In my mind these are long slow runs. Greg McMillan* defines it as between 30 seconds to 2 minutes slower per mile than your average marathon pace. So go figure what that really means (I have no idea). Key benefits are:
- Increases stroke volume (i.e., the amount of blood pumped by each heart beat) while in in the muscles there’s a increase in the number of capillaries that the deliver blood. The net result is more blood pumped and delivered to the muscles more efficiently.
- The body also becomes more more efficient at using fat as a fuel source so there’s less reliance on limited carbohydrate stores (muscle glycogen). Conversely it stimulates the muscles to store more glycogen, which can then fuel long or high intensity workouts.
- Changes to the nervous system include much more efficient use of slow-twitch muscle fibres (helps improve running economy) and some re-orienting of fast-twitch fibres which become more “endurance-like”.
*The information on the benefits of different types of running in this and forthcoming posts is cribbed from Greg McMillan’s Six-Step Training System, Step #2: The 4 Key Training Zones – Endurance, Stamina, Speed & Sprint.
Have been playing catch-up all week to get back to the training schedule. A couple of slow runs out to Point Jerningham and a decent 60 minute run to Greta Point and back. Starting to look ahead to the next half-marathon and might do one in Marton with a friend who’ll be out from the UK.
Meantime I’ve got some reading to get to soon:
Monday 15 June: 6km, 33 mins (slow to Point Jerningham and back)
Tuesday 16 June: 7km, 37 mins (slow to Point Jerningham and back up Boulcott St with AJ)
Wednesday 17 June: 11.5km, 59 mins (Great Point and back Terrace) – close to 12km
Had a good longish run out to Greta Point and back covering 10km in under 50 minutes – the fastest 10km I’ve done since before my son was born. Back then I managed 46 minutes on a slow undulating course in Berlin (coming second in my age group! First place ran about 40 minutes, third place was a pacesetter for some local teenagers and dropped out, and that was the size of the field in the 30 to 39s), and a 45:16 at Victoria Park in London.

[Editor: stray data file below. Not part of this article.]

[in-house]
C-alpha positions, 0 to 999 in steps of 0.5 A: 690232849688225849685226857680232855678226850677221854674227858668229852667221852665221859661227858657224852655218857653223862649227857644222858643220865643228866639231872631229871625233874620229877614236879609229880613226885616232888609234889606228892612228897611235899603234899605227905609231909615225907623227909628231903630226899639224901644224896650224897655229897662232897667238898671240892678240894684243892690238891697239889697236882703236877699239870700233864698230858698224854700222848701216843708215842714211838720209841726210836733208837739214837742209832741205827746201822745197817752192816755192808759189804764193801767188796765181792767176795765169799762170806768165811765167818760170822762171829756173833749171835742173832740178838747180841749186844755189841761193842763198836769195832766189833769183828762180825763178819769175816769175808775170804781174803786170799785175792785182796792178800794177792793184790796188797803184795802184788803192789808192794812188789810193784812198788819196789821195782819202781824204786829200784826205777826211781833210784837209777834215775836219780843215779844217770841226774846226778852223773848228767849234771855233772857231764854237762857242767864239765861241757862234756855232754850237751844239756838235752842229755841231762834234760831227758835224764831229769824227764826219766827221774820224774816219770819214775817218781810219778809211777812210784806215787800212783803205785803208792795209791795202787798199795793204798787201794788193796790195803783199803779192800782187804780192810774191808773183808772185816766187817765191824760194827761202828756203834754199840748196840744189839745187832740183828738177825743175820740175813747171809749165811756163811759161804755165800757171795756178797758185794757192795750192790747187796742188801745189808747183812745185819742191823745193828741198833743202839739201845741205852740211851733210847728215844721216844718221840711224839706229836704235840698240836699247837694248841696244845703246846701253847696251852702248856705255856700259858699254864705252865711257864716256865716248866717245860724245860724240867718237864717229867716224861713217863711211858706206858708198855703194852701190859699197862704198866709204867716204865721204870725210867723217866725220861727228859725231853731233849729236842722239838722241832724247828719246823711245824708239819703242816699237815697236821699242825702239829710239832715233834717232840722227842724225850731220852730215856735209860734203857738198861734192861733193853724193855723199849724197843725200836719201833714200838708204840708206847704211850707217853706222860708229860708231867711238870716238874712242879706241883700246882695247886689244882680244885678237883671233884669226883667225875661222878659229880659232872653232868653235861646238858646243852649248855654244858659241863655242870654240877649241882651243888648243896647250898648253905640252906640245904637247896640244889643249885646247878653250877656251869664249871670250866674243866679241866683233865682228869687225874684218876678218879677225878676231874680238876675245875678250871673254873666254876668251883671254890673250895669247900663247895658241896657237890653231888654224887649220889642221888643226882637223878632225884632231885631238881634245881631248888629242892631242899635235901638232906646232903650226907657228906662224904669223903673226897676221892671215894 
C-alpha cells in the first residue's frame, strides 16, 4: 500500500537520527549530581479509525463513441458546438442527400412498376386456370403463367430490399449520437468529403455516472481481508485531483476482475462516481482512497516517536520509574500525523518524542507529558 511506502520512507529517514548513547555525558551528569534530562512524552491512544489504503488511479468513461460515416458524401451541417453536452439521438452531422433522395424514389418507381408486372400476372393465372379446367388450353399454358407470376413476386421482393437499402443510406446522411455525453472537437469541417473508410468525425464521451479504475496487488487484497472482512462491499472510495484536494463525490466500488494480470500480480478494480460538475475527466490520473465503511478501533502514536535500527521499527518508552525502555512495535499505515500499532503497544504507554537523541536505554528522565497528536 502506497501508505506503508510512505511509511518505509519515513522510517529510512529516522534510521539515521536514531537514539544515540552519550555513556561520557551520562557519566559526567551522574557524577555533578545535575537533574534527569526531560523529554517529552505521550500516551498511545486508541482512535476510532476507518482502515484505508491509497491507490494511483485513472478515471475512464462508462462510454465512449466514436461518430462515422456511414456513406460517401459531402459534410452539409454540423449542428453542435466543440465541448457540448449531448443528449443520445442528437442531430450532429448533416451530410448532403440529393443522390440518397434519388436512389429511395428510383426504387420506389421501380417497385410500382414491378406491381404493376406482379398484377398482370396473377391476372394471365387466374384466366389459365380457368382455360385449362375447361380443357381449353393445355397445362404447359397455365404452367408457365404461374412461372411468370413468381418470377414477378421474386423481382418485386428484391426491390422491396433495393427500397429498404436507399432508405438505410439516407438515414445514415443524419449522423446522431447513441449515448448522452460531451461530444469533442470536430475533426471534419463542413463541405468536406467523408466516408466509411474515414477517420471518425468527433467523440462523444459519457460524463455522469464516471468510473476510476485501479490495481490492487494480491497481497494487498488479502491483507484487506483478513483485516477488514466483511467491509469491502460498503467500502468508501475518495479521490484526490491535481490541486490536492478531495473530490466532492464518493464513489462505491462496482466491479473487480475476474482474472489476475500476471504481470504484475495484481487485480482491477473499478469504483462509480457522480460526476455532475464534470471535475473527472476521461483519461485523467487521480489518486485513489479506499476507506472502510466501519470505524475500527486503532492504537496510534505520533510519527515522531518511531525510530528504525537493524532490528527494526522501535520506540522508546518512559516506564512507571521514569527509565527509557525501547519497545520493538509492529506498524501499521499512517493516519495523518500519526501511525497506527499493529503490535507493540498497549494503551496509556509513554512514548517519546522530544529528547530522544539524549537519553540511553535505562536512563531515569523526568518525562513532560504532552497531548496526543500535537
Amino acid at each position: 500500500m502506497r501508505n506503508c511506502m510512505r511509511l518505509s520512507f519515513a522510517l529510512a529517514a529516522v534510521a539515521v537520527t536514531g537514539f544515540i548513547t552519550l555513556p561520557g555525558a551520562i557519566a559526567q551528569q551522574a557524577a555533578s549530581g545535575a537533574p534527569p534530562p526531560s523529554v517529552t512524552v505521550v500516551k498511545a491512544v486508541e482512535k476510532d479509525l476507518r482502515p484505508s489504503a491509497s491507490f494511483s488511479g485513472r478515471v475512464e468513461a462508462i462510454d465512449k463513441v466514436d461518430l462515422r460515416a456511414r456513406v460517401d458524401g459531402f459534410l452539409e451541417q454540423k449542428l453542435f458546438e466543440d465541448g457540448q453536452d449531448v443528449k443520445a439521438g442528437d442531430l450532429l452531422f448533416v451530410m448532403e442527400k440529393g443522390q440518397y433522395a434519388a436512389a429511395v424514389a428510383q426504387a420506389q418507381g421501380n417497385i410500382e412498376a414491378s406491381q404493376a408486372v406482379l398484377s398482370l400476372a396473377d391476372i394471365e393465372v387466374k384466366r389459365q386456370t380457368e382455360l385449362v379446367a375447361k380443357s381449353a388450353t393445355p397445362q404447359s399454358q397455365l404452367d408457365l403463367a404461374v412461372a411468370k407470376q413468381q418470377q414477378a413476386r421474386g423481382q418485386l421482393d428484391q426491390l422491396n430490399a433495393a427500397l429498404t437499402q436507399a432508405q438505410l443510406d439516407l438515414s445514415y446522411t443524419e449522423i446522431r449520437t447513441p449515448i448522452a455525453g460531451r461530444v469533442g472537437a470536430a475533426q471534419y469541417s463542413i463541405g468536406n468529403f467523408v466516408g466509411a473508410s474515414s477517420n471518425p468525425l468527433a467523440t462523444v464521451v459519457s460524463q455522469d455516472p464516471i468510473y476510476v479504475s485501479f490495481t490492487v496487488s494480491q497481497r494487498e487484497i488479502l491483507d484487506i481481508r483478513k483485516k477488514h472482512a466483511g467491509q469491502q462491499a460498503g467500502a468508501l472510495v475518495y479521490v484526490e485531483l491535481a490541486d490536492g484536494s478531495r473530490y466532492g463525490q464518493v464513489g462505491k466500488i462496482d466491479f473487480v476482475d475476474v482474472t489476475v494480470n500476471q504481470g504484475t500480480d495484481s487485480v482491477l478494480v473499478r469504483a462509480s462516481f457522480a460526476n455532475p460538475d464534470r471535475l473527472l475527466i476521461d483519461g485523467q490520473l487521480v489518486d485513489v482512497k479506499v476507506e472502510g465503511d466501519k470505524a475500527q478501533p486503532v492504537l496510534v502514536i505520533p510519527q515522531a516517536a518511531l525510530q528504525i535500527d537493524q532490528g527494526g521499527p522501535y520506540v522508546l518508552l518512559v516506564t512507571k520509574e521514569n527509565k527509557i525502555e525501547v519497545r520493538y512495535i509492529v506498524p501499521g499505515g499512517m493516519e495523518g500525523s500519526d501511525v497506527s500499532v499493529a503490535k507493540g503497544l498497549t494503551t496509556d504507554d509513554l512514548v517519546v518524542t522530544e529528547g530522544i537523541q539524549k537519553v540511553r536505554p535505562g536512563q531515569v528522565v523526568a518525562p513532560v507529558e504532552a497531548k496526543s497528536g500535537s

If I put 45 minutes into the McMillan calculator it estimates that I can do a half-marathon in 1:40:08. So maybe something around the 1:45 mark isn’t totally out of the question… Noticed on the race info page that there’ll be pace-setters running the half at 1:40 and 1:50 pace, and a few others, but no 1:45.
Today’s run: 10km, 49 minutes
Took a long slow run round the back way and up to the Northand shops, over the top of the ridge and down through Thorndon. Back along the key and up Old Porirua Rd.
A friend in the UK was in touch to stress that I need hill running and a weekly long long run so today’s run covered at least the hilly angle and is a good starter for building up to 1.5 to 2 hour runs. He also sent through a link to the McMillan running calculator, that lets you input a sample time and it’ll work out optimal times for all distances as well as different training paces.
Based on the 50 minute 10km I ran earlier this week, the calculator thinks I should be able to run a half-marathon in 1:51:16. Something to aim for at least; certainly want to be under 2 hours and the closer to 1:45 the better. Here’s the full race times and training pace summary:
Today’s run: 13.5km, 78 mins